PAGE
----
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Don't deny Irving
By K.L. Ingle
The Wall Street Journal, Tuesday 25th April 2000
Mr. Rosenbaum's history lesson ("The First Holocaust Denier", April 13) was a masterpiece of one-sided coverage. Undoubtedly the result of the case, David Irving v. Deborah Lipstadt was a good one for the publisher, "Penguin," and its American author. For British justice, it was a black day.
In the future, every author who has the courage to write about historical events as they really were, and not as the political powers would like us to believe they were, must risk being called a racialist and Neo-Nazi by a British court of law. The truth remains just another victim in the battle of capitalism against democracy.
Those who can afford the best lawyers have the greatest chance to obtain a positive judicial decision. The equality of rights remains a dream.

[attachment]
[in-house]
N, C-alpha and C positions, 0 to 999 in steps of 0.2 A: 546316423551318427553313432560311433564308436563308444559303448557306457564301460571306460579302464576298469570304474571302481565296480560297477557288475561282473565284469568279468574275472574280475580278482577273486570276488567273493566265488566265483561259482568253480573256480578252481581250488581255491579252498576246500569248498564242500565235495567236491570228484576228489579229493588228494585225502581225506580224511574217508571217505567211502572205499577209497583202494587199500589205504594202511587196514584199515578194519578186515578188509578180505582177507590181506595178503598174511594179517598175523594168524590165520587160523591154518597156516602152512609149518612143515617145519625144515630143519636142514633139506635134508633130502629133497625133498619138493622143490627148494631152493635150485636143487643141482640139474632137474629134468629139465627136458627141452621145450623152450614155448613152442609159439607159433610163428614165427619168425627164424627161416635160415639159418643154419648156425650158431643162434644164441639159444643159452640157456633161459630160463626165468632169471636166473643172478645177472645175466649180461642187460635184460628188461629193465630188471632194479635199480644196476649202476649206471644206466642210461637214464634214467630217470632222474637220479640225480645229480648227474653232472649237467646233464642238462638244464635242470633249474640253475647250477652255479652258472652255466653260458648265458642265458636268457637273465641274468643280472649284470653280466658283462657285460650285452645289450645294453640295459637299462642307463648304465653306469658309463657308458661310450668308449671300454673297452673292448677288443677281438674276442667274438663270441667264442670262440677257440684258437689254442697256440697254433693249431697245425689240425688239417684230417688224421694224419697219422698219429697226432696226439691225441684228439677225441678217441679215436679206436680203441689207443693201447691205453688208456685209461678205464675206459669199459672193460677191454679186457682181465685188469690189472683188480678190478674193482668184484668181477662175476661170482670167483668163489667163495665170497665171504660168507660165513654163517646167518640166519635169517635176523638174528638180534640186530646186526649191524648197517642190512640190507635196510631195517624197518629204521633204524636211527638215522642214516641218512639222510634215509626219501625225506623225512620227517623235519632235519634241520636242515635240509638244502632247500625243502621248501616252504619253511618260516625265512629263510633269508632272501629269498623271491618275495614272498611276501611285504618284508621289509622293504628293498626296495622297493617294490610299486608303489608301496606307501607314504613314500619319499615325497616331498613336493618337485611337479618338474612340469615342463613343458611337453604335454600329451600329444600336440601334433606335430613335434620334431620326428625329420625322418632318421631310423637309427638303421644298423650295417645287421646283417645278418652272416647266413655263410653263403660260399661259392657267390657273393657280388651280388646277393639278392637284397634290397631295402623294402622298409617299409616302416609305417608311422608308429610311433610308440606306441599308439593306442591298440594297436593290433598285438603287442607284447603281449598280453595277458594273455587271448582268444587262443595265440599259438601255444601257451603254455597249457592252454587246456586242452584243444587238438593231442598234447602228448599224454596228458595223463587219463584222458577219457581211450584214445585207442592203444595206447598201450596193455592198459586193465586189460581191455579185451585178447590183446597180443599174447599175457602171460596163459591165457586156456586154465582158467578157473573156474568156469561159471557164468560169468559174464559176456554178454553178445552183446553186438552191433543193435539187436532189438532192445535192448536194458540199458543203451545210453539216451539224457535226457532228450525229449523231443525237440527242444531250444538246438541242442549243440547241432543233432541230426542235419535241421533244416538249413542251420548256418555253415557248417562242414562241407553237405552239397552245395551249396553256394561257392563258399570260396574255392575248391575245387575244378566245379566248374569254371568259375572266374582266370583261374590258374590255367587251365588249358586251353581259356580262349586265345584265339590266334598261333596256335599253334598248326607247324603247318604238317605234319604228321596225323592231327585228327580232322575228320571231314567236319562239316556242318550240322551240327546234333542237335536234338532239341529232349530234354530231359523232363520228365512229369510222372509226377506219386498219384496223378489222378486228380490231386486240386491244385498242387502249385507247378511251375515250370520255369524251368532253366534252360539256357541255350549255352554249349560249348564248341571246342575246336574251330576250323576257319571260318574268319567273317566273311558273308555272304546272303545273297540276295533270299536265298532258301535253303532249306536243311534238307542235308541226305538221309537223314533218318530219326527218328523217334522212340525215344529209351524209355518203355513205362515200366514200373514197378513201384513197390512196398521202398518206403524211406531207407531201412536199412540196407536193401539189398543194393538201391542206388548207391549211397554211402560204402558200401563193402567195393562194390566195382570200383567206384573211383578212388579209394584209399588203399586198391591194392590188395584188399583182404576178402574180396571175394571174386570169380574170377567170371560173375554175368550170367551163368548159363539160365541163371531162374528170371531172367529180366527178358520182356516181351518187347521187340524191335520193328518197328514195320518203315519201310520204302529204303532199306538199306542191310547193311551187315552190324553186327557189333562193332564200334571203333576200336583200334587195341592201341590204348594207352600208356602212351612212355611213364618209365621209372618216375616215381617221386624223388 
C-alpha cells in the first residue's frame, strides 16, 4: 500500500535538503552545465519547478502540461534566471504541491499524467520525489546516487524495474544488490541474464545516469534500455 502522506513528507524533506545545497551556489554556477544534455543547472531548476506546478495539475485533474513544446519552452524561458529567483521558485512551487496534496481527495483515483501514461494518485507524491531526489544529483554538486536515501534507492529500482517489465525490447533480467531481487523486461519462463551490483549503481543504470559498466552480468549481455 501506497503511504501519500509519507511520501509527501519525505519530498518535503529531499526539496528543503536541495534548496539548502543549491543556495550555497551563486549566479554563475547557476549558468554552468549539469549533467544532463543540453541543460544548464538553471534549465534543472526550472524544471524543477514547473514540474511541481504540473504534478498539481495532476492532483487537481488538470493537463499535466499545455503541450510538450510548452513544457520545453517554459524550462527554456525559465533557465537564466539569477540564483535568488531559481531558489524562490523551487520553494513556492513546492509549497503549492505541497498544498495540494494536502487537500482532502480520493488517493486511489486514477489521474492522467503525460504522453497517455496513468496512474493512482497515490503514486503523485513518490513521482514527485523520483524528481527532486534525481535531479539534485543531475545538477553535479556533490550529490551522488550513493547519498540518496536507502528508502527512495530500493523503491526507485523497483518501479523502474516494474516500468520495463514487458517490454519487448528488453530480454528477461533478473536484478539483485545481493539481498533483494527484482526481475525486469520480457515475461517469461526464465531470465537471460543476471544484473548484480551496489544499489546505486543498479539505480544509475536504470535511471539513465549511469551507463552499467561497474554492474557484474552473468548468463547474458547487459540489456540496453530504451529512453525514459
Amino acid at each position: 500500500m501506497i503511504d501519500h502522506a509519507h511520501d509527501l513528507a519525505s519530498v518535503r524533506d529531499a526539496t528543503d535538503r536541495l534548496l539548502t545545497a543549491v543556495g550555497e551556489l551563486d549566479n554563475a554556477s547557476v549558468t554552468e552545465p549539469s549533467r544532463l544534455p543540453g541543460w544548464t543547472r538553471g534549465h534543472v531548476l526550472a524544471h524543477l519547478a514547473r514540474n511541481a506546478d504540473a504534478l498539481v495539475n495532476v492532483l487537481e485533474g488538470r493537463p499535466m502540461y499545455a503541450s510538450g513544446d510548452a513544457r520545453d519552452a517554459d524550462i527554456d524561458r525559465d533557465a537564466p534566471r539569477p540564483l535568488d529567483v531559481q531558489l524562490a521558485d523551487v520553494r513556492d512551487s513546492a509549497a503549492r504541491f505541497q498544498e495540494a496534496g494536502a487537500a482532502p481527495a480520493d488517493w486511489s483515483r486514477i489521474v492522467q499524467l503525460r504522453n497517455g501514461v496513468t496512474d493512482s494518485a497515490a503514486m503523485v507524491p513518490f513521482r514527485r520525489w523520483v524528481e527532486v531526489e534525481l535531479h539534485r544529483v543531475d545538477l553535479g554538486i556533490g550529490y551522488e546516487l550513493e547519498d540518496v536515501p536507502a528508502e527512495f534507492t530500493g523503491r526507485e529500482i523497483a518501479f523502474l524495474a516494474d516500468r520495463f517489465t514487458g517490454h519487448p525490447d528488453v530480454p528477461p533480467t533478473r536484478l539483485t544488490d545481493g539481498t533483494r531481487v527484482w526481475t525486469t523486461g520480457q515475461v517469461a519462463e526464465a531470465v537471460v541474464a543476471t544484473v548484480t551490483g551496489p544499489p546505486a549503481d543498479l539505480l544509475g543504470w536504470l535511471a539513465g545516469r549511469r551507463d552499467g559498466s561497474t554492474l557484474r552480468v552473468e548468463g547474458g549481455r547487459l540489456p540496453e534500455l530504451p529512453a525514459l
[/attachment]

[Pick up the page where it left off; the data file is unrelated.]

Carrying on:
Soldiers who lost their lives fighting for a free democratic Europe must turn in their graves upon seeing what we have done with the freedom they gave us. Did they fight for the freedom to stop others telling the truth? When authors must be afraid of being called liars and anti-Semites -- when they point out that the official history books have been written for the sake of political propaganda and contain many discrepancies -- can we talk of freedom? From a historical point of view, Mr Irving's opinion is irrelevant. Not so, however, the facts he has brought to light.
For far too long, the average historian has allowed himself to be politically pressured into publishing work that is acceptable to the powers that be. In a free democratic land, as Britain claims to be, it must be our duty to ask why so many governments and institutions around the world have such an antipathy towards the historical truth.
New York, 25th April 2000
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